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Humorous caricaturist and writer, born in London, his half-brother being the actor-manager Sir Herbert Beerbohm-Tree. Educated at Charterhouse and Oxford University, Max was a leading figure in 1890s literary London. First published drawings appeared in The Strand Magazine in 1892 and he contributed to The Yellow Book. He succeeded Bernard Shaw as dramatic critic of the Saturday Review. First book of caricatures, Caricatures of Twenty-Five Gentlemen, was published in 1896 and he had his first one-man show at the Carfax Gallery eight years later. He was associated with the Leicester Galleries, NEAC, National Portrait Society and IS. From 1910, apart from the war years, he lived mainly in Rapallo, Italy. Tate Gallery holds his work. As well as his drawings Max was famous for his novel Zuleika Dobson, 1911, a fantastic picture of Oxford life, his essays and his broadcasts, all tinged with a dandyish flair.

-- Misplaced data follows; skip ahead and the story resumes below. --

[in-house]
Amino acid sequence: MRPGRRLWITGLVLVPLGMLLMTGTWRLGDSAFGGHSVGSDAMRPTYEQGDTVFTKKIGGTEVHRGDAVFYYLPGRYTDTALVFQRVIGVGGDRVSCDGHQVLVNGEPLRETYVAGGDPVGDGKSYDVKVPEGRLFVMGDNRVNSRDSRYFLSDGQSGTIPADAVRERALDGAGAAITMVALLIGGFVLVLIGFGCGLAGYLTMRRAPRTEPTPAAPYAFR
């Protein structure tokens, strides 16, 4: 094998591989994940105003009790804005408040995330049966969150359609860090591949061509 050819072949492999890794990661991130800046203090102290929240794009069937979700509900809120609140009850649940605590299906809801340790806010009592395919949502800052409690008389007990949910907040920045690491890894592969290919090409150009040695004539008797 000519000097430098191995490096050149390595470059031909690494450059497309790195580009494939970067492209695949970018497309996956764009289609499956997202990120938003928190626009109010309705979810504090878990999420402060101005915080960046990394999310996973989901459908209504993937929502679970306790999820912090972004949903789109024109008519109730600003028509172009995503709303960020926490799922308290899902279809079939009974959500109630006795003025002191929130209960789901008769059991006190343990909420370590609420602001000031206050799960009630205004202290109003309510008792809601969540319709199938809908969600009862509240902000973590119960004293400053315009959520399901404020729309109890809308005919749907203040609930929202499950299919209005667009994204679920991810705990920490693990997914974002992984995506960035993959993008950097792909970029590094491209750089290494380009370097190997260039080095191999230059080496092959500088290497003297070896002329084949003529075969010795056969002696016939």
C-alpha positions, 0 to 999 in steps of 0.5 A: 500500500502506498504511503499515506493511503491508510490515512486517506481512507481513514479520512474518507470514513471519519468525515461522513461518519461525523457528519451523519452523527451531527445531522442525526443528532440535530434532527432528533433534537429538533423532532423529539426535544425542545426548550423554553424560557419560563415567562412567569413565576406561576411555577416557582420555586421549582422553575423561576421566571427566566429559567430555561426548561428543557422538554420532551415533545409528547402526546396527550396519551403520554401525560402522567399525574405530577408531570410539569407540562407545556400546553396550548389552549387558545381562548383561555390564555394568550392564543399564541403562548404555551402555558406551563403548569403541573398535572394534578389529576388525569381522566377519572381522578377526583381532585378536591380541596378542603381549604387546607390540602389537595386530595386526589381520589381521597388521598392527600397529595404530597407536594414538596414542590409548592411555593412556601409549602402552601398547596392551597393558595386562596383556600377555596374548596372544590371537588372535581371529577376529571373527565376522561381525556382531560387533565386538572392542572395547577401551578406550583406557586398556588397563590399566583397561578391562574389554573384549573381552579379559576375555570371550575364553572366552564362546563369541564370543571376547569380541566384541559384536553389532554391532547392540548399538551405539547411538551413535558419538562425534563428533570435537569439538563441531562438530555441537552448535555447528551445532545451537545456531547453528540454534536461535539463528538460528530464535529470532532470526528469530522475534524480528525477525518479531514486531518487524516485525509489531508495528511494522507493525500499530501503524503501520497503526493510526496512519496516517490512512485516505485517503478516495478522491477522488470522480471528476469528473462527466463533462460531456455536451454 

Text source: 'Artists in Britain Since 1945' by David Buckman (Art Dictionaries Ltd, part of Sansom & Company)

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